How the US can out-invest China in Africa

China recently surpassed the US as Africa’s largest trading partner, but African countries are also growing wary of Chinese investment. This presents an opportunity for US businesses. To take advantage, US diplomats must become more effective advocates for the US private sector.

Jason Lee/Reuters
China's President Hu Jintao gestures to Benin's President Thomas Yayi Boni during the opening ceremony of the Fifth Ministerial Conference of the Forum on China-Africa Cooperation (FOCAC) in Beijing, July 19. Op-ed contributor Alexander Benard says: 'The American brand in Africa...continues to be strong....But China still enjoys [key] structural advantages in Africa....Competing against China’s cheap financing and low construction costs will require the effort of various US agencies.'

On her trip to Africa earlier this month, Secretary of State Hillary Rodham Clinton made the case for US companies as effective commercial partners that can help facilitate broad-based economic growth on the continent. “The days of having outsiders come and extract the wealth of Africa for themselves, leaving nothing or very little behind, should be over...” Ms. Clinton said in a speech in Senegal.

More than championing US-Africa cooperation, Clinton’s remarks can also be read as a thinly veiled swipe at China. Africa is indeed growing wary of Chinese investment, which presents an opportunity for US businesses. But in order to take advantage of this opportunity, Clinton must ensure that US diplomats become more effective advocates of the US private sector and reinforce the power of America’s brand in Africa.

Africa’s economies are booming, with several countries growing at around 8 percent per year. China has known this for some time, and David Shinn, former US ambassador to Ethiopia and Burkina Faso, says Beijing or Beijing-backed companies have signed 32 bilateral investment agreements, formed trade cooperation zones with six countries, and have made foreign direct investments of over $50 billion. As a result, China recently surpassed the United States as Africa’s largest trading partner.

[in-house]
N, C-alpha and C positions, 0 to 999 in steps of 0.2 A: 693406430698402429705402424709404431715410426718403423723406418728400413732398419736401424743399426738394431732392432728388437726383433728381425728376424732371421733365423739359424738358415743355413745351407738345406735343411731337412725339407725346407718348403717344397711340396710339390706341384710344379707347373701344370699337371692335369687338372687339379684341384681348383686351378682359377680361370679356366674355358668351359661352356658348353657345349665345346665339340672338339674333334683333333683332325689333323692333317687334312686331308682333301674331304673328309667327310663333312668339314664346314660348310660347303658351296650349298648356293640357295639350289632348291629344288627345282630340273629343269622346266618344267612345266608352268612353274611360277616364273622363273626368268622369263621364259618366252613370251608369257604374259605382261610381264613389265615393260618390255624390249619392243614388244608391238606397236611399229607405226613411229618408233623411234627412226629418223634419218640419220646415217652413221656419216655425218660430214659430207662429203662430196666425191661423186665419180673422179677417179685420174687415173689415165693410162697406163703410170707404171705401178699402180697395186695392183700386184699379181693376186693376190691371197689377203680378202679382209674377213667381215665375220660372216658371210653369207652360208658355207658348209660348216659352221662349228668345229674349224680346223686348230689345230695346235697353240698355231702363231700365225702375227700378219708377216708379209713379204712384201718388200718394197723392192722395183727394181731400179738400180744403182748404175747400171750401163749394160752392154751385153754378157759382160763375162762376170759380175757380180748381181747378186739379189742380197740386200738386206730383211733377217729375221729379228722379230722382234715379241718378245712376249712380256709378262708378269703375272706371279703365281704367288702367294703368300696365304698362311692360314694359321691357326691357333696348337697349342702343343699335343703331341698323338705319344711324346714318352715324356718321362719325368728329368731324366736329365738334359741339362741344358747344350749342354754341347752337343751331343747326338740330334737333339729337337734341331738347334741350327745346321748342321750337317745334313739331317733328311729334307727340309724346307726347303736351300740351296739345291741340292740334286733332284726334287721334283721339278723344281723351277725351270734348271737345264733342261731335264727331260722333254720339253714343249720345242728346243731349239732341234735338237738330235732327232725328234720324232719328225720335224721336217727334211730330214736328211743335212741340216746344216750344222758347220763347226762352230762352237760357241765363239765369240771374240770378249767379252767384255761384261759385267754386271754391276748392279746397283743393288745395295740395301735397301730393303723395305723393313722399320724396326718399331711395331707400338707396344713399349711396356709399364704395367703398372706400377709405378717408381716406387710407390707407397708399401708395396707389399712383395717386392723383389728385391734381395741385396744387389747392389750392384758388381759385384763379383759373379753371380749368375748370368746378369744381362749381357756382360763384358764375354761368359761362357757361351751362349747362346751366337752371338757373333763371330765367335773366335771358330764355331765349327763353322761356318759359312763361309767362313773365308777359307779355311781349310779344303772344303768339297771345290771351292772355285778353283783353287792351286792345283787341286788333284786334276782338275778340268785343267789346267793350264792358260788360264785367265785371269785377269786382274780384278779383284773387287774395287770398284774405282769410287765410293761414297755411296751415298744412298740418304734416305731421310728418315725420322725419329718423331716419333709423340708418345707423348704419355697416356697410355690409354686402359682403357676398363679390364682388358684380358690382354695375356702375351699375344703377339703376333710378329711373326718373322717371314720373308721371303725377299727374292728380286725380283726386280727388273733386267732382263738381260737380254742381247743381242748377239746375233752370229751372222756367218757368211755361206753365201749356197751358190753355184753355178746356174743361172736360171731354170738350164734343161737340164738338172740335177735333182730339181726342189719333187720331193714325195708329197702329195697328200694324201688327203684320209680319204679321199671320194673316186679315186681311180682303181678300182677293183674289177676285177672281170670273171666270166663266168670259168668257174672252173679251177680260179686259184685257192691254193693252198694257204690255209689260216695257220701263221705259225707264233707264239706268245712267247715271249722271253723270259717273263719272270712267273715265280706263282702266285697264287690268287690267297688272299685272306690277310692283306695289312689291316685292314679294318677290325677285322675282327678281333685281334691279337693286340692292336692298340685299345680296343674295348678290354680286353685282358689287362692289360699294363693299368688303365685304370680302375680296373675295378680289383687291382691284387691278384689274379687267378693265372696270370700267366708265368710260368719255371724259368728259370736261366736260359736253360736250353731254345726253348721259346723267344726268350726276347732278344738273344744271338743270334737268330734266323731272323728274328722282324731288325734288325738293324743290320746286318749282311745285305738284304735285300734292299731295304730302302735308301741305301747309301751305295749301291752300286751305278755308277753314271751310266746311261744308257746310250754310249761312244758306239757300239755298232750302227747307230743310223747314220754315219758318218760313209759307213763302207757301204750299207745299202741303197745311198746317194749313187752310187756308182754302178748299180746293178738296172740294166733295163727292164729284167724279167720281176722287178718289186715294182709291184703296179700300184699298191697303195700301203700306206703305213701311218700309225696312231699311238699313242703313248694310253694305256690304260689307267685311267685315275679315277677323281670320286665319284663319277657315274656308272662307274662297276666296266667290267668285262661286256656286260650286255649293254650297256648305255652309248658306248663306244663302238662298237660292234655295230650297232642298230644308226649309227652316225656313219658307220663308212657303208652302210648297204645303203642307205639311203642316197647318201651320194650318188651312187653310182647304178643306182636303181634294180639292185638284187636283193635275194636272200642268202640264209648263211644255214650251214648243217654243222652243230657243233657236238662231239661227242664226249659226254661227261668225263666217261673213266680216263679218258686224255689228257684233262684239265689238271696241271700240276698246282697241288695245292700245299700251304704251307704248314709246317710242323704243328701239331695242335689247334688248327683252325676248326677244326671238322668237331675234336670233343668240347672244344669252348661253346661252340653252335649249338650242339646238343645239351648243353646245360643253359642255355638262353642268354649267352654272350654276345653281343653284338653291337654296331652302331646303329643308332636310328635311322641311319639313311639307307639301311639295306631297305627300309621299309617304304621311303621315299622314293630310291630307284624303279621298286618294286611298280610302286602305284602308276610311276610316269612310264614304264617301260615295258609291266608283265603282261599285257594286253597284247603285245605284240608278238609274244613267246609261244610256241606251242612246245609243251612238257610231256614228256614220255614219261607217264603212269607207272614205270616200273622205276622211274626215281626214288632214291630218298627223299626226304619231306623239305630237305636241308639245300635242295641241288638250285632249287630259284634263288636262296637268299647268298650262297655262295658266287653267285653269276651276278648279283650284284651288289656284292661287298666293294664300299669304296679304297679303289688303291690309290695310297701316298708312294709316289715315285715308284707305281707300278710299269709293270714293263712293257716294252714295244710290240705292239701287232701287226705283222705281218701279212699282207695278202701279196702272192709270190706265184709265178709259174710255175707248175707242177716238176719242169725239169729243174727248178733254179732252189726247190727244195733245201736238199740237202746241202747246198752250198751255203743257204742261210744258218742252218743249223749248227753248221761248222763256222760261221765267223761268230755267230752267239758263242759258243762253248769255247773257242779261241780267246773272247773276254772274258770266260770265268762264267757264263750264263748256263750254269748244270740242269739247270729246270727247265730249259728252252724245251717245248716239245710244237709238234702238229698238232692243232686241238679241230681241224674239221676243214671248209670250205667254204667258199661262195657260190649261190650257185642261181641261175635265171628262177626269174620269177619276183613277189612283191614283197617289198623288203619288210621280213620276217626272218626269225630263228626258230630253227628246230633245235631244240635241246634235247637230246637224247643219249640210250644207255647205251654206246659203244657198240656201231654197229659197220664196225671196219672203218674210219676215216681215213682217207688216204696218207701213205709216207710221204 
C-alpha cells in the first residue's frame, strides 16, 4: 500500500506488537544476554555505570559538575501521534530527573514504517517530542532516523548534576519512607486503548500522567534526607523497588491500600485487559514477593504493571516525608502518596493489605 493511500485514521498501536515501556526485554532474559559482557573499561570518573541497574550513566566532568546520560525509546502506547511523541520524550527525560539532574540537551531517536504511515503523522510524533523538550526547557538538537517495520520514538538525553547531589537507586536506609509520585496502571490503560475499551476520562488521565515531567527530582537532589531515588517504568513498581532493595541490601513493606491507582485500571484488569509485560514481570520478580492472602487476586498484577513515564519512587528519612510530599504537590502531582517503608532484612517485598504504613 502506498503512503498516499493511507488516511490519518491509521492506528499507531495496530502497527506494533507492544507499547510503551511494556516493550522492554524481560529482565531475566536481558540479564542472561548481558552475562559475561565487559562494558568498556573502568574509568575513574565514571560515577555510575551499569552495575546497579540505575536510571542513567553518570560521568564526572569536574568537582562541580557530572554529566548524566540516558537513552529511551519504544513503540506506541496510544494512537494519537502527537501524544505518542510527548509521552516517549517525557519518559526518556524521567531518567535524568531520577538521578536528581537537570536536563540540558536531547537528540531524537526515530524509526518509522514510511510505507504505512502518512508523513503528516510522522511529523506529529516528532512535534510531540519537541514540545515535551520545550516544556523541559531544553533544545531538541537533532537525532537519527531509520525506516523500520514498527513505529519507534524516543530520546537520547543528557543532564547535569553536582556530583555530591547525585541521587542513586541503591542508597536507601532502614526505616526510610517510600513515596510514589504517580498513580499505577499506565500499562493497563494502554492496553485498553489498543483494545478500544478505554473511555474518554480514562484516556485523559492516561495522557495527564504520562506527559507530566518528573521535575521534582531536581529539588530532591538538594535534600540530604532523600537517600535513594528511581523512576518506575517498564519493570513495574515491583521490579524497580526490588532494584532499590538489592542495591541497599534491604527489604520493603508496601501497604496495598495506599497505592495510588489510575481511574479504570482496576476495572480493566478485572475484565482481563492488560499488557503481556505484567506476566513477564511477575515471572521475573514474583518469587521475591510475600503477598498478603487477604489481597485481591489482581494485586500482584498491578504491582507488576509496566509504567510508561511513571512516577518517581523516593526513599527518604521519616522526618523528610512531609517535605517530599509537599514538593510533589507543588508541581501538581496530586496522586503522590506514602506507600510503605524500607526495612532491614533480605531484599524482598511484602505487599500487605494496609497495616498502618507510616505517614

[Editor's Note: The original version of this piece incorrectly identified Ambassador David Shinn's first name.]

These trends would seem to pose a significant challenge for the US on the African continent. And yet, all across Africa, a backlash against China is brewing.

Just last month, three separate developments evidence this anti-China mood.

In Ethiopia, the government is in a contractual dispute with Chinese company Petro-Trans after it announced it would revoke the company’s license for oil and gas exploration due to lack of investment. In Senegal, traditional shoemakers are refusing to sell to Chinese buyers for fear that China will knock off its products. And in Mauritius, the government is considering other uses for land it had once promised to Chinese companies to develop a special economic zone, since six years have passed and the Chinese have yet to do anything with the land.

These three flare-ups are merely the ones that became news items. Far more significant is the across-the-board plummeting reputation of the Chinese commercial brand in Africa.

Ask any African ministry official or businessperson his or her views on Chinese companies and you tend to get the same response: horrible quality and broken promises. Africa’s business and government elite aren’t the only ones taking note; the Chinese brand is often the object of ridicule even among average Africans. Photographs of a leaking ceiling in the new African Union headquarters in Addis Ababa, donated and built by Chinese contractors, made the rounds on Facebook last month, with a caption mocking the quality of Chinese construction.